SYDNEY (Reuters) – Australia’s devastating forest fire season is far from over despite the coldest weather this week, Victorian state officials warned Tuesday when Melbourne was covered by dangerous smoke.
A thick mist of forest fires looms over Melbourne, Australia, on January 14, 2020. AAP image / David Crosling / via REUTERS
At least 180 fires continued to burn in the states of Victoria and New South Wales (NSW), although widespread rainfall is forecast for areas affected by fires on the east coast as of Wednesday.
There were still about 20 forest fires to be contained in New South Wales, the most populous state in Australia, while in Victoria five fires were in the warning “Watch and act”, a level below the state of emergency, said the authorities.
“I wish I could say that this is over, but we have a long way to go. We have smoke in our communities at the moment and it is at very poor or dangerous levels, “said Lisa Neville, Victoria’s Minister of Police and Emergency Services at a press conference.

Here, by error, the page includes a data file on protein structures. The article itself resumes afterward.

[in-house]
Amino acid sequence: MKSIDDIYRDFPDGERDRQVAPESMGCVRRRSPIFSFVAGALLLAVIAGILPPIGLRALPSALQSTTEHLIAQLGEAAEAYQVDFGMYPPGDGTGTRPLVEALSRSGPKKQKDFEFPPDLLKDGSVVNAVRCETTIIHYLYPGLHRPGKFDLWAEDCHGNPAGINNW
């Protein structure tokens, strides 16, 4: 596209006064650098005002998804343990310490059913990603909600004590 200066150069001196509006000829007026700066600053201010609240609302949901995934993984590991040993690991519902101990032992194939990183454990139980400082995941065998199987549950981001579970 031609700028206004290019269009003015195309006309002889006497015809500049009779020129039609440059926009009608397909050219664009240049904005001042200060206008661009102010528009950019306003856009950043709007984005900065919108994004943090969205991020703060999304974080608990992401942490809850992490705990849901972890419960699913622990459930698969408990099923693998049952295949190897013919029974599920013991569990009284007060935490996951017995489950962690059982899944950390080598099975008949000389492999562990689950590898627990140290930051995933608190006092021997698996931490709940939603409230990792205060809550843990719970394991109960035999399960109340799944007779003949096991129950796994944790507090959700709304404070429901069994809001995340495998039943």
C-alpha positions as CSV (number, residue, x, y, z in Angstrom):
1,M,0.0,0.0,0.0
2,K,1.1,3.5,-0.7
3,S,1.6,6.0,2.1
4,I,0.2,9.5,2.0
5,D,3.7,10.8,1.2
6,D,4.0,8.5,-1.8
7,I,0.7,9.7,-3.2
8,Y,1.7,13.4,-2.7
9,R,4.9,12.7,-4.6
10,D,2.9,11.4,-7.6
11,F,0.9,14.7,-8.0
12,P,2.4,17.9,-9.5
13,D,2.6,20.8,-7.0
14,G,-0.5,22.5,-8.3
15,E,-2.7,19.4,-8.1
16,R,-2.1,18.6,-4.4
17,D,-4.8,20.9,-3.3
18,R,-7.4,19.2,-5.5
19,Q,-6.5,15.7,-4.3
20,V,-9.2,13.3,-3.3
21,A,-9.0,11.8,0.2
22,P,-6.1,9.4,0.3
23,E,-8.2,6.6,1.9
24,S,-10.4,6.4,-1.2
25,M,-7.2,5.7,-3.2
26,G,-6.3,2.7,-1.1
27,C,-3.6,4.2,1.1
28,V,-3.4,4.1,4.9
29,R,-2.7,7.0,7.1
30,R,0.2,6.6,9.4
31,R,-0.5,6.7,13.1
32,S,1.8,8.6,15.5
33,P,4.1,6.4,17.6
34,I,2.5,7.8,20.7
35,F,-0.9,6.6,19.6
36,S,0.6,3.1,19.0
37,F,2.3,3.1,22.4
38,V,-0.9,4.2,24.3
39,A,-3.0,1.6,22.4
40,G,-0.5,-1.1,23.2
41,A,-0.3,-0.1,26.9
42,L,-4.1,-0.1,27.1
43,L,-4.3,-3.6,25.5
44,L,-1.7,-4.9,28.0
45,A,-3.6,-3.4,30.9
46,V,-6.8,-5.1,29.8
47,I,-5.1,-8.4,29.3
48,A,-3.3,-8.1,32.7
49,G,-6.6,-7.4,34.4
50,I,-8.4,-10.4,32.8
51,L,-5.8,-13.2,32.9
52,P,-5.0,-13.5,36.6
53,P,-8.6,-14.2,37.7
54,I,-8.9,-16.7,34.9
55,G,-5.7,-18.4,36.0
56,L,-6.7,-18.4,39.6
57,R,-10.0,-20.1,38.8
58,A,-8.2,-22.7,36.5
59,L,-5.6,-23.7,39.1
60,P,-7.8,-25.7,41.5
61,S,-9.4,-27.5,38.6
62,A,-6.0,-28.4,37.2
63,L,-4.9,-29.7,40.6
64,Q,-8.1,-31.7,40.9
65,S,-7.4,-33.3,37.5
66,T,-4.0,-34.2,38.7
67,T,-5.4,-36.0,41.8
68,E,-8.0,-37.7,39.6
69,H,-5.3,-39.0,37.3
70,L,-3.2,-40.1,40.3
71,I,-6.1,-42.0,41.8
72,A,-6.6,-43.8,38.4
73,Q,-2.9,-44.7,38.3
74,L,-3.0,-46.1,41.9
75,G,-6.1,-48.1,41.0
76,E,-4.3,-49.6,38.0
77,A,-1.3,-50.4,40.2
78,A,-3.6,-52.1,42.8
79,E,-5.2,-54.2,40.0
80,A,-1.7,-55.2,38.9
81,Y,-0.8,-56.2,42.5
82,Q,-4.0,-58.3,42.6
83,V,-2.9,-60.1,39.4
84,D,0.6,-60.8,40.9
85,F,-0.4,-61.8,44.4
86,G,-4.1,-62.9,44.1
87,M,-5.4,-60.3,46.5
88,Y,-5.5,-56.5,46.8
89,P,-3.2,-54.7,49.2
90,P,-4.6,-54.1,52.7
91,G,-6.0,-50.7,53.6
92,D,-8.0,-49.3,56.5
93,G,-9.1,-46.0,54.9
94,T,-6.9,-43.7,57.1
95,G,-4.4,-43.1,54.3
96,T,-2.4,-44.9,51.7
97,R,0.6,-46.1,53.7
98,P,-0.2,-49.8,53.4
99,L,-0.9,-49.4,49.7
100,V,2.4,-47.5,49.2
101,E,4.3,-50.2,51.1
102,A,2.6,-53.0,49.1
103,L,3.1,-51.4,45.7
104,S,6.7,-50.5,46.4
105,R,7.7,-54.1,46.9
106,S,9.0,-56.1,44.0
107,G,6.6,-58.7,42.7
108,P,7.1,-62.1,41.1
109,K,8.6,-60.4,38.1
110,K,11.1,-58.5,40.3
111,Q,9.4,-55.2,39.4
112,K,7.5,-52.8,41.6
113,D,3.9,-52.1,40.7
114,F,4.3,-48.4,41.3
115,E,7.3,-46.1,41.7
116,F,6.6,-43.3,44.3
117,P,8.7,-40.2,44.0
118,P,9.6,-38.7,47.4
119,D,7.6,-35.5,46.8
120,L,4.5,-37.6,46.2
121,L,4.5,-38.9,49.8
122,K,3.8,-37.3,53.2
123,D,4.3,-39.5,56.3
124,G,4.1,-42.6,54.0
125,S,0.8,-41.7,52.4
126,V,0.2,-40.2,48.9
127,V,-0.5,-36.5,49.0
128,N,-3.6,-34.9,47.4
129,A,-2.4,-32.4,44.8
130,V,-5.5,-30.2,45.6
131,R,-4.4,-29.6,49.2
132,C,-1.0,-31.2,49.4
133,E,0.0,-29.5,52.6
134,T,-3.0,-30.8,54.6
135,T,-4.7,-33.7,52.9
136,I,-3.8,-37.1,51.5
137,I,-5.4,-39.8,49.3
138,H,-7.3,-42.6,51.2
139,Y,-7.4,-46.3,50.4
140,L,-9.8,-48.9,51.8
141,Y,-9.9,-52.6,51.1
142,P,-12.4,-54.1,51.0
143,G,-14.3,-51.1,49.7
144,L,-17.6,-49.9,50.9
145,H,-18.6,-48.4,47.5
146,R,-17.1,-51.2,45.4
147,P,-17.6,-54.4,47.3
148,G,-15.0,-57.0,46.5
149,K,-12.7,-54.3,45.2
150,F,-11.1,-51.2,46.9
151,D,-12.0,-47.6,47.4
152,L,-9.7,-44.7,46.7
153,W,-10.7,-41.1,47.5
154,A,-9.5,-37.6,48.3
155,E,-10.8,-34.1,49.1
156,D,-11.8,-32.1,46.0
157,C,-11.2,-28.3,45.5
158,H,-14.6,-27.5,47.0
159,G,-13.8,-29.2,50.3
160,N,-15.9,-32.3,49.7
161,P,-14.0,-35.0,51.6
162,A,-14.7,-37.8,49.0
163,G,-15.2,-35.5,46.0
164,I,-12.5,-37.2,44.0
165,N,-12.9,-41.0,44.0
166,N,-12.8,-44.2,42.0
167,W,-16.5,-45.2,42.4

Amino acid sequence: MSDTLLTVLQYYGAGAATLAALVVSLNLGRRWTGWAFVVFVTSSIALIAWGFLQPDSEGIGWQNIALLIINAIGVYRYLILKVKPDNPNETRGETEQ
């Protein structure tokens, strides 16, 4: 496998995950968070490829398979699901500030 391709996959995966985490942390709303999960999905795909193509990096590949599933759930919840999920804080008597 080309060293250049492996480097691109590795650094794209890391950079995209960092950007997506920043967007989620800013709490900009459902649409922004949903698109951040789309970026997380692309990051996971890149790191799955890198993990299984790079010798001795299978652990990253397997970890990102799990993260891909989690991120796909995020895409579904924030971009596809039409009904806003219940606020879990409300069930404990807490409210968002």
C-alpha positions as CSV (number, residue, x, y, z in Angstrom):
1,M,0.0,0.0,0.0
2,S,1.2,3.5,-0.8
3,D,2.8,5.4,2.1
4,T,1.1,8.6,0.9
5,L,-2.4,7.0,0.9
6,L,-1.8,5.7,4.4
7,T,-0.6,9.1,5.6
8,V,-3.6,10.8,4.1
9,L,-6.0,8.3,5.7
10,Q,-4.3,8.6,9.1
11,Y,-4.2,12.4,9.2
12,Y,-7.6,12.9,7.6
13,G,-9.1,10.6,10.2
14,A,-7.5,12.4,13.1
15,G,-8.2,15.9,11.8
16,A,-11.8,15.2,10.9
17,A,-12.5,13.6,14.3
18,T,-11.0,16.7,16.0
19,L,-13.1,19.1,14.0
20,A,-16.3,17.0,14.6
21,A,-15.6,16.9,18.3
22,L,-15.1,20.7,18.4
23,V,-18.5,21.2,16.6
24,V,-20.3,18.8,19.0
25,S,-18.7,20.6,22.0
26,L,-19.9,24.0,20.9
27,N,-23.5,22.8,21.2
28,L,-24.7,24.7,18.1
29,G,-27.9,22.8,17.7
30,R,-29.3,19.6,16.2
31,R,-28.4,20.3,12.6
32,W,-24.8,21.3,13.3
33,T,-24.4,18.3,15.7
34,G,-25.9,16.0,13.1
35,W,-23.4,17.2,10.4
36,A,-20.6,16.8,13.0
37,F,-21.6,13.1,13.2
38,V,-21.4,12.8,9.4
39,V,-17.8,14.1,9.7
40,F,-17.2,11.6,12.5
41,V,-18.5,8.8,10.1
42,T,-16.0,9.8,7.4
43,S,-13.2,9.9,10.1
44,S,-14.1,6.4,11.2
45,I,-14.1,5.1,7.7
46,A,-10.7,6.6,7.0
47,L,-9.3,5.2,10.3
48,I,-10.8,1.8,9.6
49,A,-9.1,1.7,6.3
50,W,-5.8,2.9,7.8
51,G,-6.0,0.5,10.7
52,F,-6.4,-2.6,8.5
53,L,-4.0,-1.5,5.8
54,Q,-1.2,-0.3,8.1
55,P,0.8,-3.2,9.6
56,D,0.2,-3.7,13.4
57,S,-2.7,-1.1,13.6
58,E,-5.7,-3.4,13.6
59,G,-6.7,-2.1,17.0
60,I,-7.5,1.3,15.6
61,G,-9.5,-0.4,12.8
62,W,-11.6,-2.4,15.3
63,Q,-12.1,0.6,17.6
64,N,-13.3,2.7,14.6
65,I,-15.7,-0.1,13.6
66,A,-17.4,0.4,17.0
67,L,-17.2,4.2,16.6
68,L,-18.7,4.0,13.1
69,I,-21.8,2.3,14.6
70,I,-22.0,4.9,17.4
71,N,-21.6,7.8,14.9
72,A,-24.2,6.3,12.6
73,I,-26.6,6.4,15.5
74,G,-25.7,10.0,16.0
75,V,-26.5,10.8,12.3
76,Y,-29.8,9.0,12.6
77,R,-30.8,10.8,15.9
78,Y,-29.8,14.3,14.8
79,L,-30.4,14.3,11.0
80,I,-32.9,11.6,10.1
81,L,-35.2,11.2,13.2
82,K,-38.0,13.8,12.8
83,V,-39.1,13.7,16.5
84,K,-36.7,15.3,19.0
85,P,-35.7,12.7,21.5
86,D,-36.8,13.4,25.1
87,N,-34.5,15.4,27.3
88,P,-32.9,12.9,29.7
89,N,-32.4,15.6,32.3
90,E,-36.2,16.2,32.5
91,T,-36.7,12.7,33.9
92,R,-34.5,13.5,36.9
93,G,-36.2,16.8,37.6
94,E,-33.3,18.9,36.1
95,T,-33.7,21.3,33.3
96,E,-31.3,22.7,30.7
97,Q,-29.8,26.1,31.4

Brett Sutton, state health director, said he believed that air quality in Melbourne, Australia’s second largest city, had fallen to the “worst in the world” overnight as colder temperatures brought particles into The air near the ground.
Australia is experiencing one of the most severe fire seasons in history, with forest fires that have been burning since September, killing 28 people and destroying more than 2,500 homes.
The political consequences of the unprecedented scale of forest fires have pressured the conservative government to reconsider its climate change policies.
Prime Minister Scott Morrison has pointed out that the government can increase its targets for cuts in greenhouse gas emissions, and was open to the establishment of a powerful investigation by the royal commission on forest fires.
The federal government said Monday that $ 50 million ($ 35 million) would be given to an emergency wildlife recovery program, describing forest fires as “an ecological disaster” that threatened several species, including koalas and wallabies. of rock.
To see a graph on how to size Australia’s forest fires, click here
Kate Lamb reports; Edition by Stephen Coates